'What has Jennings really achieved?'
A series victory in the West Indies - South Africa lead 1-0 after two Tests - should not be seen as an endorsement of Ray Jennings's coaching credentials, according to Omar Henry, who was formerly convenor of the national selection panel. Henry accompanied the South Africans to India last November for what was Jennings's first assignment with the team, but was replaced by Haroon Lorgat as selection chief on his return.
According to a report in South Africa's Beeld newspaper, Henry played down the significance of possible success in the Caribbean. "It is not really a big feat to beat the Windies, even on their home grounds," he was quoted as saying. "I could select a team of cricketers who are in South Africa at present who would beat the Windies without any problems. Let us put it this way: If you can't beat the Windies, then you really have problems."
Henry remains a selector, but only until the end of April, while Jennings's role as coach will be reassessed at the end of the current tour. The relationship between the two has deteriorated steadily in recent times, with Henry asking, "What has Jennings really achieved since becoming the national coach?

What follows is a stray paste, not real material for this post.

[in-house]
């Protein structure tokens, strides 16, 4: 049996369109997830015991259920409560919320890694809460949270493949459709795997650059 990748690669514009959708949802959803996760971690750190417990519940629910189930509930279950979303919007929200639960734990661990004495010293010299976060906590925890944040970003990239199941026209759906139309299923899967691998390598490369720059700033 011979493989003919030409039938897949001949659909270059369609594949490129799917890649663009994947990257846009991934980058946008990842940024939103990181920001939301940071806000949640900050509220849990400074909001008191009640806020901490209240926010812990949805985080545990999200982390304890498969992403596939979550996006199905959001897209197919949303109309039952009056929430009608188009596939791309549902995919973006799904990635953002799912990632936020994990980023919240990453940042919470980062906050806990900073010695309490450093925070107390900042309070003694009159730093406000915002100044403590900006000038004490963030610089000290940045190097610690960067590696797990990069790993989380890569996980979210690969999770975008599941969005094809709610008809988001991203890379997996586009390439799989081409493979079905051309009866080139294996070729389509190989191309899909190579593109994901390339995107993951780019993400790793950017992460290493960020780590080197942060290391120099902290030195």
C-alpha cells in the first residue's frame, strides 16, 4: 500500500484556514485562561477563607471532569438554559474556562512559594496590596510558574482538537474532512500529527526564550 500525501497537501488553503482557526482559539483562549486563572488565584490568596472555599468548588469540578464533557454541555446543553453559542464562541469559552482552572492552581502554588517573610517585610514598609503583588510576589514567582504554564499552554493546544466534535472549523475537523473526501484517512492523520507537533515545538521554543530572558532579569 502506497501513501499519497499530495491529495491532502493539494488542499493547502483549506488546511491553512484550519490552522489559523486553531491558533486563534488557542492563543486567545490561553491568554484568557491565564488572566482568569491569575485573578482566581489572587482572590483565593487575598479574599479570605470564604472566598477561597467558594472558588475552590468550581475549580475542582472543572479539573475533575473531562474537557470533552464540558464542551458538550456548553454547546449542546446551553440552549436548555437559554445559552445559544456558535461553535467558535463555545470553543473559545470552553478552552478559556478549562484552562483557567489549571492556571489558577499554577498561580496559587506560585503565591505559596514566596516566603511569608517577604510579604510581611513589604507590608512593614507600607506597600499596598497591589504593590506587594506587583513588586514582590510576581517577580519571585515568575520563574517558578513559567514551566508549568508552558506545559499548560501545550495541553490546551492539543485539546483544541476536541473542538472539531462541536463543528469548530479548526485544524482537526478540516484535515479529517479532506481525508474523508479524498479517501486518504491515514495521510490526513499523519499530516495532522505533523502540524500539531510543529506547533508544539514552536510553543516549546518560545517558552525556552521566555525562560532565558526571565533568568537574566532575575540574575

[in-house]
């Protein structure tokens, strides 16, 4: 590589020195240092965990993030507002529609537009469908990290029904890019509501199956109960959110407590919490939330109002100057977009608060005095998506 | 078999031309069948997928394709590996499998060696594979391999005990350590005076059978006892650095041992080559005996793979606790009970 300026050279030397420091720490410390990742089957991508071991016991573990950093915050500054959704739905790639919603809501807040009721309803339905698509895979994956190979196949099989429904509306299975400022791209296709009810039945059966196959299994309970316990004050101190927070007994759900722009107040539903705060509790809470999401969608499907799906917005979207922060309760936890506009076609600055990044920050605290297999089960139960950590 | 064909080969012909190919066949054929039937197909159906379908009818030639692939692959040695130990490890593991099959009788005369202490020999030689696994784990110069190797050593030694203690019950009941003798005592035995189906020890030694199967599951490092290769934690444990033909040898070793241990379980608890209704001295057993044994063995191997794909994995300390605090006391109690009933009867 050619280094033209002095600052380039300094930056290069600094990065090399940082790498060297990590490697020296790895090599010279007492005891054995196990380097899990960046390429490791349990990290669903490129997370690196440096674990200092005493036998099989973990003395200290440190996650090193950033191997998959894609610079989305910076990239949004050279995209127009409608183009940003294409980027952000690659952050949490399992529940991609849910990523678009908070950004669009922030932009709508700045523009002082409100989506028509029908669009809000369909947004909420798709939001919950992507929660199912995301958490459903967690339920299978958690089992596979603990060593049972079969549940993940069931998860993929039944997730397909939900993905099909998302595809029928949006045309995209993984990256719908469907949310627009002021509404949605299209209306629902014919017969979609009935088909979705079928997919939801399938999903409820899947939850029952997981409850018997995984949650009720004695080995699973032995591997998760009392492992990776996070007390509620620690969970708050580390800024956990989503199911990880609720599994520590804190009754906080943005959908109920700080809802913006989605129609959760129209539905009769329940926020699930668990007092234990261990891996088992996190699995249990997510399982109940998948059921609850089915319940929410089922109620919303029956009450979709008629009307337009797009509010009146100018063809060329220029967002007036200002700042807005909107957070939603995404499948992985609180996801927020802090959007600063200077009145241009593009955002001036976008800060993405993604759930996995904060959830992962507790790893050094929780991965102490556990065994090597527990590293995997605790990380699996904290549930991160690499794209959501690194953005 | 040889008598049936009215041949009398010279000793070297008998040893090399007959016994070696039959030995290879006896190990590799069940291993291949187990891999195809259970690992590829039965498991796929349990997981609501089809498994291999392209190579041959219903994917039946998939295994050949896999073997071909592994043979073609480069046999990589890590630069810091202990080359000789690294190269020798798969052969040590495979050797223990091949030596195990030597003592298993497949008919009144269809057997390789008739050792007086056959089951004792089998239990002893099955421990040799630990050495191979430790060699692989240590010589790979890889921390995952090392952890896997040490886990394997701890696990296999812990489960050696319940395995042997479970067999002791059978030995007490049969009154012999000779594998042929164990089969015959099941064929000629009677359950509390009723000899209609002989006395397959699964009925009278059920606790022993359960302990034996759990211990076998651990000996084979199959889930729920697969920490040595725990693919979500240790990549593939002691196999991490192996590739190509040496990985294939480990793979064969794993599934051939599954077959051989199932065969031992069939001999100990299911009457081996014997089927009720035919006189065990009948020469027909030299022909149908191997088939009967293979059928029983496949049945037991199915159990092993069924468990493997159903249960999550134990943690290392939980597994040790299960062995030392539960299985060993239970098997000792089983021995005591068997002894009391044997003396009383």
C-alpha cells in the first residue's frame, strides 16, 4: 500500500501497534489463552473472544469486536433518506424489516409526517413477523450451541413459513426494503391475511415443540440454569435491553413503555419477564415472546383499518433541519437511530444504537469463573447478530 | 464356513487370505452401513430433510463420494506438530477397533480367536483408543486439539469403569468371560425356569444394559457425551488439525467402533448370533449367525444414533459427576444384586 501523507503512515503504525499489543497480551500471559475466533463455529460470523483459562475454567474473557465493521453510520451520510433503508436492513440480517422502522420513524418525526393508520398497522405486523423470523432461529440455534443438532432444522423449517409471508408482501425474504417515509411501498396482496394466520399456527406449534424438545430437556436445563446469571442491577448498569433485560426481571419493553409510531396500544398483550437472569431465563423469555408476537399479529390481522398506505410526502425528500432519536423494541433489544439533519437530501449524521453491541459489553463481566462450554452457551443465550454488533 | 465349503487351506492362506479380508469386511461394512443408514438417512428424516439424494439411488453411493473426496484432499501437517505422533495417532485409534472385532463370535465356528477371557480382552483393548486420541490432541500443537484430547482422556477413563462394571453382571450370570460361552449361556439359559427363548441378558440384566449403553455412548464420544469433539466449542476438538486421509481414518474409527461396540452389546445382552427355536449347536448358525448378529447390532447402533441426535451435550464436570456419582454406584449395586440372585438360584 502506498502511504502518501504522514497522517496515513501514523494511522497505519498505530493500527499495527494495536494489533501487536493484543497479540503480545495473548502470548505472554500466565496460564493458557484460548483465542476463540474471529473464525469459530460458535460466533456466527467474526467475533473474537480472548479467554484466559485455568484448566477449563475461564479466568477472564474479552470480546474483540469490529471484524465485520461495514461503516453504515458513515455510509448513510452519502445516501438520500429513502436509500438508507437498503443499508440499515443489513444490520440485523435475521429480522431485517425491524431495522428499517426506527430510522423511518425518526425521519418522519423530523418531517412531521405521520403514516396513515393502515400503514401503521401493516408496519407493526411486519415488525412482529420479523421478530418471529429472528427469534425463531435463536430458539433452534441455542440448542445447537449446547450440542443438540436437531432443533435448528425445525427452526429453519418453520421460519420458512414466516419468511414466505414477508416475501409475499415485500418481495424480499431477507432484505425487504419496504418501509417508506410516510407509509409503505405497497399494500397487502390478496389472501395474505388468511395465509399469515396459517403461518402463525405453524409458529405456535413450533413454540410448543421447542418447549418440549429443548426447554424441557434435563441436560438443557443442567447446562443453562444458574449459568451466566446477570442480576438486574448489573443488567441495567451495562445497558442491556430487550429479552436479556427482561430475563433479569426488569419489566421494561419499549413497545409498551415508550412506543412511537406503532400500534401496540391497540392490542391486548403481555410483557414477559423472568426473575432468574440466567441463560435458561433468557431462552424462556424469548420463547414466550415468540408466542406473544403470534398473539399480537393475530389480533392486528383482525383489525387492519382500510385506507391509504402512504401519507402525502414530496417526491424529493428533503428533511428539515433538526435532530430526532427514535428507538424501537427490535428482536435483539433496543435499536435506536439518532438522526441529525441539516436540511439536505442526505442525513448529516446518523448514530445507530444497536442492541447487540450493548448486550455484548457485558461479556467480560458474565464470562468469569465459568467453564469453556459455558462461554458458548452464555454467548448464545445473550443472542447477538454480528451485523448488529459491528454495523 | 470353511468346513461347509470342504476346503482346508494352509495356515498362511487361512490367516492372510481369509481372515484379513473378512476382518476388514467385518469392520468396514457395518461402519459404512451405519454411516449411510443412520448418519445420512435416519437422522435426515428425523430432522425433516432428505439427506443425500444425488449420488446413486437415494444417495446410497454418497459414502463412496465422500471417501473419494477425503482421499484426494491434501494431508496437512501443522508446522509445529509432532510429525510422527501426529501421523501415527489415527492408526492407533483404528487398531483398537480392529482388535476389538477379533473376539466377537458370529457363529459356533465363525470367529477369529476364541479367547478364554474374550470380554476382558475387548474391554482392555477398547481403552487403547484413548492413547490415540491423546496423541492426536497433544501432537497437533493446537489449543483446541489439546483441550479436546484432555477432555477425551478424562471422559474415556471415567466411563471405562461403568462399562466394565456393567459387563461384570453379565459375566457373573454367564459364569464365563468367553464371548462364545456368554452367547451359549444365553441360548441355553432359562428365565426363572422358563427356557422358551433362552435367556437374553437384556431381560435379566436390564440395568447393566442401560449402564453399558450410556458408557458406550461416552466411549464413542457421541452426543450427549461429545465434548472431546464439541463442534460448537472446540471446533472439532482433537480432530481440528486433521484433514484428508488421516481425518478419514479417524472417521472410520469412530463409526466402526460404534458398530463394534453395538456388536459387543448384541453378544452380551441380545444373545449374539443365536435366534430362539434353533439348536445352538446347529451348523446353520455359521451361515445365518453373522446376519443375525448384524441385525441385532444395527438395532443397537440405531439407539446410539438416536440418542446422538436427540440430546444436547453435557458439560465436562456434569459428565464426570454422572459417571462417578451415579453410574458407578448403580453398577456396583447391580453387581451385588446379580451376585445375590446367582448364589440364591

"He could not beat India at home and he lost against England on our own pitches."
He was also critical of the fact that Jennings had failed to unearth any fresh talent, with South Africa heavily dependent on an established core for top-notch performances. Casting aspersions on Jennings's ability to motivate the new faces, he said, "A good coach surely will ensure other stars also start shining."
After a home series against New Zealand later in the year, South Africa will embark on that most arduous of cricketing tasks, a tour of Australia. Even in their mid-`90s prime under Hansie Cronje and Bob Woolmer, it was a challenge that proved beyond them, and the last (mis)adventure under the stewardship of Shaun Pollock and Graham Ford resulted in a 3-0 thumping.
Even if Jennings does hold on to his job, and that's looking increasingly unlikely with names like Rodney Marsh being bandied about, it'll take an immense effort to quieten those, like Henry, who bemoan just how far they have fallen behind Australia.